Tag Archive: occupational noise

How to motivate millennials to protect their hearing at work

by Daniel Fink, MD, Chair, The Quiet Coalition

The Quiet Coalition doesn’t spend much time worrying about occupational noise because our focus is on protecting the general public from noise. Workers’ ears are protected by regulations drafted and enforced by the Occupational Safety and Health Administration and similar state agencies. Moreover, workers generally have health care for occupational injuries, and are compensated for work-related permanent damage (including hearing loss) by state-administered workers compensation systems. If occupational hearing loss is established, hearing aids may be provided for those with occupational hearing loss.

From time to time we will agree with the many observers who think that the occupational noise exposure limit–90 A-weighted decibels for 40 hours a week, 240 days a year, for 40 years, causing excess hearing loss in 25% of exposed workers–is set too high, but at least workers have that meager protection. There are no such protections for the public, and no compensation for hearing loss, either.

That said, we’re making an exception to share with you this well-written article in Occupational Health & Safety Magazine. It’s focused on preventing hearing loss in younger workers, but it provides good information for everyone who is concerned about their hearing.

Dr. Daniel Fink is a leading noise activist based in the Los Angeles area. He serves on the board of the American Tinnitus Association, is the interim chair of Quiet Communities’s Health Advisory Council, and is the founding chair of The Quiet Coalition, an organization of science, health, and legal professionals concerned about the impacts of noise on health, environment, learning, productivity, and quality of life in America.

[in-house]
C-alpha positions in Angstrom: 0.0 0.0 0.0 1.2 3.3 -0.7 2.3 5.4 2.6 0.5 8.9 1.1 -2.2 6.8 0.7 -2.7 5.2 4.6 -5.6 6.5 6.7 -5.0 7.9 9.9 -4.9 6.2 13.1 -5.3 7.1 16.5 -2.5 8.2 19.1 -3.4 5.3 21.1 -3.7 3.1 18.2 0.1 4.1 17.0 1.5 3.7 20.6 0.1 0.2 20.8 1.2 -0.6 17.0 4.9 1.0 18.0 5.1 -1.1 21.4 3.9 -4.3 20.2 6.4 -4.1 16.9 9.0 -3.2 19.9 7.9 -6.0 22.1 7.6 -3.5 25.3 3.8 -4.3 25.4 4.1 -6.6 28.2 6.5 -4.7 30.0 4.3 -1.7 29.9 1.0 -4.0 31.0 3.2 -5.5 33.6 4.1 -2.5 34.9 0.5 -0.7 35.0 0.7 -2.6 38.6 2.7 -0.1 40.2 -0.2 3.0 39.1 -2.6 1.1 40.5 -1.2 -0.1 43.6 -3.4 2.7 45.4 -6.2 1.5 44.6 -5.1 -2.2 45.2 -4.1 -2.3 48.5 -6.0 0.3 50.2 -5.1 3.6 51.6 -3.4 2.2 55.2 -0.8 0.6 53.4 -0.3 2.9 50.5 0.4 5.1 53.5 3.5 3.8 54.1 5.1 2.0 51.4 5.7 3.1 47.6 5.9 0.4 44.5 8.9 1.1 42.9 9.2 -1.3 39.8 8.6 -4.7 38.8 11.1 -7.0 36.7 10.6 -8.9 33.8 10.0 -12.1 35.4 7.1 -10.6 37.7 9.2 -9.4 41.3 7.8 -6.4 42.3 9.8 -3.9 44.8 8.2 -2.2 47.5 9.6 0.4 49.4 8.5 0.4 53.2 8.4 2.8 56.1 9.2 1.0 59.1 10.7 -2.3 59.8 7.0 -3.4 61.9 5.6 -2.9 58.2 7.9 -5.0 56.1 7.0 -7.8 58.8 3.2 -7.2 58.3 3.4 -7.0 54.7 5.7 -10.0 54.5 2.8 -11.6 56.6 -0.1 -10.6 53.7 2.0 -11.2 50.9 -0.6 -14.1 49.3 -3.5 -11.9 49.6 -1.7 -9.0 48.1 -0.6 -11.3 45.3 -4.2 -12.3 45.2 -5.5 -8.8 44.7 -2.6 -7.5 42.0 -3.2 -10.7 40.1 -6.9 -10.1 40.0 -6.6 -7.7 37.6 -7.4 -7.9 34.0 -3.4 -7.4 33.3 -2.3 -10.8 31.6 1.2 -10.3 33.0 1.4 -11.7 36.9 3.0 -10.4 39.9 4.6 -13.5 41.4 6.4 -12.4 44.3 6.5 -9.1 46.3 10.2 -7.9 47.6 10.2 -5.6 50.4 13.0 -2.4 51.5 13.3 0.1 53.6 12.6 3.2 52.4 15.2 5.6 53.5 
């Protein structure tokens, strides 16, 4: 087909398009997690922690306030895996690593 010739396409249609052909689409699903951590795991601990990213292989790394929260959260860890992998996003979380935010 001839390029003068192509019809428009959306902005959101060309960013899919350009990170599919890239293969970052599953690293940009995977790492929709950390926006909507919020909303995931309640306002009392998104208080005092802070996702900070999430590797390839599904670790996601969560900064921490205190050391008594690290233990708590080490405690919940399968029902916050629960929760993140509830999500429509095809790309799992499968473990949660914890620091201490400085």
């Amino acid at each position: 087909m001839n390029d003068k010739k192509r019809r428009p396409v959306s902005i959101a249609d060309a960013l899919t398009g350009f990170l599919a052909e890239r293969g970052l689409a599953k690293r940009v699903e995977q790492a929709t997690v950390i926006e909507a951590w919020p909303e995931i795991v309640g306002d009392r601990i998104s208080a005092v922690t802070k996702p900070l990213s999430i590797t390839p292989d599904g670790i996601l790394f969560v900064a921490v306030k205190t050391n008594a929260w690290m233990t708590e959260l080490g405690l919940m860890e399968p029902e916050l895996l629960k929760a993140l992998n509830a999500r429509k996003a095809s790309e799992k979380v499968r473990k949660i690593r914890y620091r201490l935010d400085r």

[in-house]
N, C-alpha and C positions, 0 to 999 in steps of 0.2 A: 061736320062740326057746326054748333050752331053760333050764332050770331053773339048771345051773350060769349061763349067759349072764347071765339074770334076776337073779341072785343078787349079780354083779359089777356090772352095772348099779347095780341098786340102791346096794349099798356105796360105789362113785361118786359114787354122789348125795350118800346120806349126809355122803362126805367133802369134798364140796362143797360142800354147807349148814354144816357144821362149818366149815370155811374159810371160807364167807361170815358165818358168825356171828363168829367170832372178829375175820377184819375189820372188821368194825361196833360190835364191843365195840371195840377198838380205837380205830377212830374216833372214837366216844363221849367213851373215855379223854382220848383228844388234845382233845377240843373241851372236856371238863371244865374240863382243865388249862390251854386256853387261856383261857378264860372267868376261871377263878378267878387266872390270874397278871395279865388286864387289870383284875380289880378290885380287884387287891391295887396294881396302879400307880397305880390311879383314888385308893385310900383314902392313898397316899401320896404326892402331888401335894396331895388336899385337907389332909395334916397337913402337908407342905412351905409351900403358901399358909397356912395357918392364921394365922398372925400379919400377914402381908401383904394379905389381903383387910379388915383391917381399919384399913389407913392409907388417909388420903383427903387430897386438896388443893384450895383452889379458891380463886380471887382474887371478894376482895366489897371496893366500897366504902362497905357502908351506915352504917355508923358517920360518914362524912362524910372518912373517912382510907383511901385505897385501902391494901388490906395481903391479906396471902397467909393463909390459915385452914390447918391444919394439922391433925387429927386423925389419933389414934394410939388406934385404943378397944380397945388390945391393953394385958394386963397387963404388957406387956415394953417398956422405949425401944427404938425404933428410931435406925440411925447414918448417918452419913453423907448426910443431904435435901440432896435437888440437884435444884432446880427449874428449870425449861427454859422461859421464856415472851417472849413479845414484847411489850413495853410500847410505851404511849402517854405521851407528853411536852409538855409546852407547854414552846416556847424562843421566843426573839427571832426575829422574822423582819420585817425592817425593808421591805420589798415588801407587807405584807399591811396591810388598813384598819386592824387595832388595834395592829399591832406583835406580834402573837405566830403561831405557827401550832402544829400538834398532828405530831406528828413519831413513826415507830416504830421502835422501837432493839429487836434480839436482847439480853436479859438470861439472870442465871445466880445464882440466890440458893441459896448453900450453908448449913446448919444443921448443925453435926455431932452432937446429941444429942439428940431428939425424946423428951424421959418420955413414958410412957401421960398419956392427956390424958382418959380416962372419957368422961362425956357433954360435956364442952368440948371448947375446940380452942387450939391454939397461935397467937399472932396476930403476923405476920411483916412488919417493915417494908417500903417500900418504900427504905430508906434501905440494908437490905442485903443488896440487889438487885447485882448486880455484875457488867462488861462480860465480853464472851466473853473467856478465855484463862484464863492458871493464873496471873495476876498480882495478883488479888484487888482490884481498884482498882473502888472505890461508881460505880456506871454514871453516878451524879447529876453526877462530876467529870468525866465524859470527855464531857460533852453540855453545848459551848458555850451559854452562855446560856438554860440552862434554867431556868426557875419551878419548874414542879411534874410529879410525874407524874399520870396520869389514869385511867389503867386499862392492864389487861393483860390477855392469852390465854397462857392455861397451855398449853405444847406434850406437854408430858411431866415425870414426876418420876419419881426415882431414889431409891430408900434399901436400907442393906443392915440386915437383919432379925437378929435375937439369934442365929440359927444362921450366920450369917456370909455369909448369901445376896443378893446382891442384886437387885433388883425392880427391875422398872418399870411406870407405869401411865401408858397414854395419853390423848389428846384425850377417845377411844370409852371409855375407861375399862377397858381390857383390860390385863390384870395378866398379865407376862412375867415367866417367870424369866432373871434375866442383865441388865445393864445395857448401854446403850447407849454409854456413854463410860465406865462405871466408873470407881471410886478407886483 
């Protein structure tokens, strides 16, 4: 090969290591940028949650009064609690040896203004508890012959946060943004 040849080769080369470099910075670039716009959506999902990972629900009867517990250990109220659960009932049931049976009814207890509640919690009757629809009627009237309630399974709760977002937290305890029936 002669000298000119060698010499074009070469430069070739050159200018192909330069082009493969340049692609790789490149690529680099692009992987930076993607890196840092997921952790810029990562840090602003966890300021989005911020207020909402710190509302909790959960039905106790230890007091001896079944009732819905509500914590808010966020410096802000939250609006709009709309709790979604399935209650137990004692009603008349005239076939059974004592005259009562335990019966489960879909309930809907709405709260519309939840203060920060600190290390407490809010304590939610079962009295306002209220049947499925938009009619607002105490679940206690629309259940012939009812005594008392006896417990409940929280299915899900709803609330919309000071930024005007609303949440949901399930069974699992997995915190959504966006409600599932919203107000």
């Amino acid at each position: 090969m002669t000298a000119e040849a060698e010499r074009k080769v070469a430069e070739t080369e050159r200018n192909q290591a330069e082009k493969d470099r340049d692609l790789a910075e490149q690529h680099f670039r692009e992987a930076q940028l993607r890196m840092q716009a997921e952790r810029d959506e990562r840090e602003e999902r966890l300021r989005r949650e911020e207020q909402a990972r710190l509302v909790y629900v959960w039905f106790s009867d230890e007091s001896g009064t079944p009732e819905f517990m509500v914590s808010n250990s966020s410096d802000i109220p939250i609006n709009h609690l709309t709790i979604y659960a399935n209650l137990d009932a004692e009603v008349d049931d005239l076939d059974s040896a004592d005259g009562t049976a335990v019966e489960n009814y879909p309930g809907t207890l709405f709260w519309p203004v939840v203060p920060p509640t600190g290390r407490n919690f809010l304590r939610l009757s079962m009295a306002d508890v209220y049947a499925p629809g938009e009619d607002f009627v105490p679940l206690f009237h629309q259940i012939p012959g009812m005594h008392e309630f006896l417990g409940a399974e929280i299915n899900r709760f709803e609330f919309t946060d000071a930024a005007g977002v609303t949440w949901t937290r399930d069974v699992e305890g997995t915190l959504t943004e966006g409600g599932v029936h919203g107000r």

Yes, you can put a dollar figure (well, euros) on the impact of noise:

The (VERY) high cost of noise.  Acoustic Bulletin writes about a study published last June by the French Agency Against Noise (Conseil National du Bruit) and the French Environment Agency (ADEME), where the two agencies tried to estimate the total cost of noise pollution in France.  In the end, they determined that the cost was 57.2 billion euros in social costs.  Yes, that billion.  So what was included in this impressive figure?  The study focused on six categories of noise:

  • Impact of traffic noise on health
  • Indirect costs of traffic noise (for example, on real estate)
  • Workplace accidents and hearing loss caused by occupational noise
  • Distraction in the workplace and productivity loss
  • Impact of noise in educational premises
  • Impact of neighbourhood noise

At 18 billion euros, the study shows that the cost of open plan offices is very dear.

Which makes us pause and wonder about the cost of noise pollution is in the United States, which has a population about five times larger than France but no Agency Against Noise.

 

 

NIOSH Science Blog clarifies difference between occupational and general noise exposure limits

Many people are confused about what is a safe noise limit for the general public because the only noise limit the public may have heard about is the 85 decibel recommended exposure limit (REL) that National Institute for Occupational Safety and Health (NIOSH) established for occupational noise exposures.  Fortunately, the NIOSH Science Blog has just posted an informative piece* that discusses acceptable RELS for both, titled: Understanding Noise Exposure Limits: Occupational vs. General Environmental Noise.